Danny Bloom grew up in western Masschusetts in the 1950s,
studied Jewish ideas under Rabbi Samuel Dresner, was bar-mitvahed in
1962 under the cantorial direction of Cantor Morty Shames and then
started travelling. France, Israel, Greece, Italy, Alaska and Japan.

Now he’s 65 and
working on what he calls a very Jewish project, Jewish because it
comes out of ideas and values about having a vision and being a
dreamer that he picked up on his way to becoming a bald, goateed
senior citizen.

Bloom lives in Asia now working as a public relations writer and doing
his best as a climate activist to push a new literary genre to the
fore. He calls it “cli fi,” from the earlier sci fi term, and it
stands for climate fiction novels and movies.
It’s more than just a daydream or an idle thought. Cli fi is actually
catching on with the likes Canadian novelist Margaret Atwood backing
the idea and a host of newspapers and websites agreeing that its time
has come.

 

Wired magazine discusses it on page 33 of its December 2013 issue in the Jargon Watch corner edited by Jonathon Keats.

Post-Sandy and post-Haiyan, cli fi literature resonates as a literary
term, Bloom says, adding that promoting the genre is ”now my life’s
work, come what may.”

Earlier this year, two major news outlets in the U.S. and
Britain, NPR (National Public Radio) and the Guardian, ran stories
about the term. While some
commentators have said it is a new genre, others have said it is just
a subgenre of science fiction.

NPR put it this way: “Over the past decade, more and more writers have
begun to set their novels and short stories in worlds, not unlike our
own, where the Earth’s systems are noticeably off-kilter. The genre
has come to be called climate fiction — cli fi, for short.”

British writer Rodge Glass noted in his piece in the Guardian that the
literary world is now witnessing the rise of cli fi worldwide.

After the NPR and Guardian news stories went through the usual social
media stages of tweets and retweets, a literature professor at the
University of Oregon, Stephanie LeMenager, announced that she had
created a seminar that she will teach early next year titled “The
Cultures of Climate Change” using the cli fi theme as a main theme of
the class.

Bloom says that cli fi is a broad category, and it can apply to
climate-themed novels
and movies that take place in the present or the future, or even in
the past. And cli fi novels can be dystopian in nature, or utopian, or
just plain ordinary potboiler thrillers.

With carbon dioxide emissions in terms of parts per million (ppm) now
hovering at around 400ppm, cli fi writers have their work cut out for
them, Bloom says.

Post-Sandy and now post-Haiyan, there has never been a more opportune
time than now to
pay attention to the emergence of this newly-minted literary genre dubbed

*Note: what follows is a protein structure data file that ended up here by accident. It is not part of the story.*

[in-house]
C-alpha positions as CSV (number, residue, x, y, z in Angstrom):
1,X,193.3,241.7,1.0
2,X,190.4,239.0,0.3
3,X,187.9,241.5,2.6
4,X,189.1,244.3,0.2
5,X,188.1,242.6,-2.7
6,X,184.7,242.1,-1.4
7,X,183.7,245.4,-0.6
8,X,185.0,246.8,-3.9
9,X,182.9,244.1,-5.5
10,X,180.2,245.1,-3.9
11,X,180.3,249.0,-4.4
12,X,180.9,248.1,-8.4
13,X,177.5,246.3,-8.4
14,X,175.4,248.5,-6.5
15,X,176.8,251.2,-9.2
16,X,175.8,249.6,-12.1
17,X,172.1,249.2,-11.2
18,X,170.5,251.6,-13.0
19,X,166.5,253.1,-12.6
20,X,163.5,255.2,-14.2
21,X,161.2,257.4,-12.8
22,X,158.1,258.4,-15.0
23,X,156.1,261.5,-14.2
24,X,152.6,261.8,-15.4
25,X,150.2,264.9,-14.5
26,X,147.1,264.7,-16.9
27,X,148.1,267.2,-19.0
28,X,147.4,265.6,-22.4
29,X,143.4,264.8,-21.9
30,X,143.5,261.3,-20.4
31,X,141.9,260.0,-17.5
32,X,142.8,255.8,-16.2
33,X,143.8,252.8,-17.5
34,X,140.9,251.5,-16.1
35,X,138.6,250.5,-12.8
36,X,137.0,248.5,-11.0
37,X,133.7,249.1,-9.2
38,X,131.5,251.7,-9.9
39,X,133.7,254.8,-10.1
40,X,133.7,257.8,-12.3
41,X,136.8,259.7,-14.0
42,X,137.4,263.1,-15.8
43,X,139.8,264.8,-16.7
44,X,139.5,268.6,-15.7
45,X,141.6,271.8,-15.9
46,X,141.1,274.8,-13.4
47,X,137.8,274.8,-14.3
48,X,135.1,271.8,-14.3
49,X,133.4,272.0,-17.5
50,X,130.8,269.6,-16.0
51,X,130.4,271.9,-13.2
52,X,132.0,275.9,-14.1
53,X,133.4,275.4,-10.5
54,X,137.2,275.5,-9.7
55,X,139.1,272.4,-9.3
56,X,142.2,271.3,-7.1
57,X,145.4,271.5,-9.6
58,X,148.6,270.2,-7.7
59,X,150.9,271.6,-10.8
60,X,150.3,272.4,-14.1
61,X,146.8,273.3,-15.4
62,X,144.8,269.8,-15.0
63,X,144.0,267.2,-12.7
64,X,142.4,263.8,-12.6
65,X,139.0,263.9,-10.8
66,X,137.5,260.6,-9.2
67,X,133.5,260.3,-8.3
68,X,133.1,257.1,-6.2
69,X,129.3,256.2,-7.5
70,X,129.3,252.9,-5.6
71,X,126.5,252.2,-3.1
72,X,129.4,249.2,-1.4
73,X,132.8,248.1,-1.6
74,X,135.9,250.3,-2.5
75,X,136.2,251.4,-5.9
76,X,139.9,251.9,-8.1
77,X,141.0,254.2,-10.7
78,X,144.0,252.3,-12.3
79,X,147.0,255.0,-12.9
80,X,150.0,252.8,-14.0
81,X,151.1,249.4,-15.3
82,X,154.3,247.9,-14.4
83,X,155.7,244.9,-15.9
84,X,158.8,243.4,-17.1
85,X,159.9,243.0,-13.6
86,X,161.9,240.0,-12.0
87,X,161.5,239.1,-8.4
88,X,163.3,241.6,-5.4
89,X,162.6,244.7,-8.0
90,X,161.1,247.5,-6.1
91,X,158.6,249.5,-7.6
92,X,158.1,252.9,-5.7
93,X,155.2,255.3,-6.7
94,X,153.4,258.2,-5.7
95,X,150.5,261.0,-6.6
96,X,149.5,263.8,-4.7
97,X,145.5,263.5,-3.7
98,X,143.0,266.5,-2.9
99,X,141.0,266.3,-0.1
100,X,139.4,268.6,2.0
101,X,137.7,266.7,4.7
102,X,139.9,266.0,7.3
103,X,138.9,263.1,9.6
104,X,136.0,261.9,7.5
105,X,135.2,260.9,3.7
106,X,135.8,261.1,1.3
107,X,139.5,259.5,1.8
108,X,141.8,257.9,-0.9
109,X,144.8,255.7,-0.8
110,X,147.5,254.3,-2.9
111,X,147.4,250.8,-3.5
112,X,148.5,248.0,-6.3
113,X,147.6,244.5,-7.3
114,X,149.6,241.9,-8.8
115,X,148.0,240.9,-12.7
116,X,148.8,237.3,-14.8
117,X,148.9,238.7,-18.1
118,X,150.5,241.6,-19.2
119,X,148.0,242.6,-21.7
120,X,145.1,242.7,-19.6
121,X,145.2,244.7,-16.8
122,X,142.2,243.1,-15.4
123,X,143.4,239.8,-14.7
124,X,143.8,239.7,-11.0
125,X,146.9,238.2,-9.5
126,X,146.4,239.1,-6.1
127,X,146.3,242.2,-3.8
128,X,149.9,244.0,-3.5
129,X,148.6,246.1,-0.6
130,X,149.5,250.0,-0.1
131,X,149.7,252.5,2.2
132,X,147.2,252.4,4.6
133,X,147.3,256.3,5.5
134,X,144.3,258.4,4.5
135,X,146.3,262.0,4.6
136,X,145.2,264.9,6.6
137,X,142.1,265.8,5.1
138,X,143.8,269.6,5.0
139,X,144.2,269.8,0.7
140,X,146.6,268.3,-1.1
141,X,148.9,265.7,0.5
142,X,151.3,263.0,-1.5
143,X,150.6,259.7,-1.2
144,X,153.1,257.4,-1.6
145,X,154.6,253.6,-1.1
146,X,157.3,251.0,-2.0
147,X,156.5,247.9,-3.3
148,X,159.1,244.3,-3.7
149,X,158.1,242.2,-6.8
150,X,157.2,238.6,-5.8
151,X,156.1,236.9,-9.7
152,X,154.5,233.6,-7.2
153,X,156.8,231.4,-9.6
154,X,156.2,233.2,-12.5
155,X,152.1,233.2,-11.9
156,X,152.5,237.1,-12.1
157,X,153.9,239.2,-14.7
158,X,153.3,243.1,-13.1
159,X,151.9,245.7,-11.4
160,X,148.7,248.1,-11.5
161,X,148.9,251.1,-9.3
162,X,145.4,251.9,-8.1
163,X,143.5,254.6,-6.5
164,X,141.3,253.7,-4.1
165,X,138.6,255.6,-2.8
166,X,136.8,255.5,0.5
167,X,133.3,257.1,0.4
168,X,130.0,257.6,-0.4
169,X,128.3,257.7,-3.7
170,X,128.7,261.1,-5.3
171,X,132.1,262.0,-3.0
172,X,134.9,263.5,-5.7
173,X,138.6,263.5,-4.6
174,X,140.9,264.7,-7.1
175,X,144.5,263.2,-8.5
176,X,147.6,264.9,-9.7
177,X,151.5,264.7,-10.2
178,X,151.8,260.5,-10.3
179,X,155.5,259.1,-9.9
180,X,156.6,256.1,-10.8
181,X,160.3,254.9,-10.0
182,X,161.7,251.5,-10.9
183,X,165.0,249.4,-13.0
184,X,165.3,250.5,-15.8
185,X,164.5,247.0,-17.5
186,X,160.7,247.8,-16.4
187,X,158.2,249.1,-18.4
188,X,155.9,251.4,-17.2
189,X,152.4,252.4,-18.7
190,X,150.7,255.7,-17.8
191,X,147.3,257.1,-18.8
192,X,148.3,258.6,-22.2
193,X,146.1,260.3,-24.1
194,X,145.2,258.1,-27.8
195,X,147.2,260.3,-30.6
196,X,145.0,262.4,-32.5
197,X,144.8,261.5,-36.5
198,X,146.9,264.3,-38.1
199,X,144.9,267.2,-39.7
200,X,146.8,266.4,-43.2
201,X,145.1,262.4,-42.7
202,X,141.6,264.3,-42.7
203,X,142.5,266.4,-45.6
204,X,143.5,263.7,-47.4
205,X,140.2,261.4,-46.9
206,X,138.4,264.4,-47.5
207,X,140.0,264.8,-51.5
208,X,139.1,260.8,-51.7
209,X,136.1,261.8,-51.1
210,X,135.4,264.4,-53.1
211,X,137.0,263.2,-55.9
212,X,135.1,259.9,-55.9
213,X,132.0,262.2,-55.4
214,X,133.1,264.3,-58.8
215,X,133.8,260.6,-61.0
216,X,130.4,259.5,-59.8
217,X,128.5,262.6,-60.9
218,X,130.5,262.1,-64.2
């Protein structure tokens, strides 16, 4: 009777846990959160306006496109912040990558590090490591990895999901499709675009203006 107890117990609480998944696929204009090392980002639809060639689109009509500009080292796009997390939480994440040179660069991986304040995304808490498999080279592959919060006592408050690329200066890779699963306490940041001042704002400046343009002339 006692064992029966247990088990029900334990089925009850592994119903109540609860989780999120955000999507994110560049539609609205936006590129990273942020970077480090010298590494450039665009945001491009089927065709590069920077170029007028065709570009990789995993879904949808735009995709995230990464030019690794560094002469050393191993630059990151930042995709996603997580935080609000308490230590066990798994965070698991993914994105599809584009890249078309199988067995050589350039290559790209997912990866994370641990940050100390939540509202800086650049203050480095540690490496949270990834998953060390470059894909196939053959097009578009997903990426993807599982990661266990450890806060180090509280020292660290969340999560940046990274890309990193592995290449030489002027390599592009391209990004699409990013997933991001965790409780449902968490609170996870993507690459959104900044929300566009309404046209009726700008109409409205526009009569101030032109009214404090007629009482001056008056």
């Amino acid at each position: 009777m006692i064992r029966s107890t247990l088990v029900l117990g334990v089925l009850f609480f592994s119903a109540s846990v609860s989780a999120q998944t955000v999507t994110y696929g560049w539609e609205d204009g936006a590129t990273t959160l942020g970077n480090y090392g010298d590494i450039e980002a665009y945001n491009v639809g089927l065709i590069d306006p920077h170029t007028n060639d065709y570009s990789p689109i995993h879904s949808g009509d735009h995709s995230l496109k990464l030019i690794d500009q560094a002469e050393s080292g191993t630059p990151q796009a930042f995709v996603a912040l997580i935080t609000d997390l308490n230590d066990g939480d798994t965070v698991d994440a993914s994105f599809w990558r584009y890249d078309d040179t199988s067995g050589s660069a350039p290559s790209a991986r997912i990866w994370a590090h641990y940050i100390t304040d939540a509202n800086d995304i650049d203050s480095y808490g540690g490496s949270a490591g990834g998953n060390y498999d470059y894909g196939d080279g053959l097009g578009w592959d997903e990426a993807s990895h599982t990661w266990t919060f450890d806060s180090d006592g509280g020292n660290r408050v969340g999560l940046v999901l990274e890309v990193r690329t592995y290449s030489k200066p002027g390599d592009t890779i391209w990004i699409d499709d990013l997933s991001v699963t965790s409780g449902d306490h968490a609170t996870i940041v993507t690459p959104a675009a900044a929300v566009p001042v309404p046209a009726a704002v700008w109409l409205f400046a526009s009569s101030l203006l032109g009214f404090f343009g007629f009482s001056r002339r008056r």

cli fi.” Not sci fi, but cli fi — for ”climate fiction” novels.

From Barbara Kingsolver’s “Flight Behavior” to Nathaniel Rich’s “Odds
Against Tomorrow,” and with over 300 novels already on a growing list,
including some that take a contrarian view of global warming,
cli fi novels are increasingly becoming a part of the literary
landscape. Short stories, novels, movies: cli fi is an apt term for
what’s coming down the road year by year as the 21st Century heads
towards the 22nd Century — in terms of coming to grips with climate
change and global warming issues, and from various points of view as
well.

In “State of Fear,” Michael Crichton’s 1994 cli fi novel, the author
used his story to criticize climate activists and dissed global
warming as a non-issue. Bloom says all points of view are welcome in
the cli fi stable, even though he himself does not agree with
Crichton’s thesis.

”Just as sci fi has had a variety of themes and practicitioners, cli fi
novels cannot be bundled into one convenient bookstore shelf. In fact,
like Al Gore’s documentary “An Inconvenient Truth,” cli fi novels will
also rest on authors’ individual perspectives, and not every author will toe the
line. That’s to be expected. Literature should be open to all.” he says.

But post-Sandy, and post-Haiyan, cli fi arrived in its own quiet way.
And the next
100 years, we will see more and more of this kind of
literature, Bloom says, adding that Hollywood movies will follow the
trend as well.

Expect cli fi movies like Jewish director Darren Aronofsky’s “Noah,” set in the
distant past of the Hebrew Bible story and scheduled for a March 2014 release
and
expect literary critics and academics to turn cli fi into a
much-talked-about genre.

Does cli fi have a
future?

“Yes,” says the travelling PR man. “Yes.

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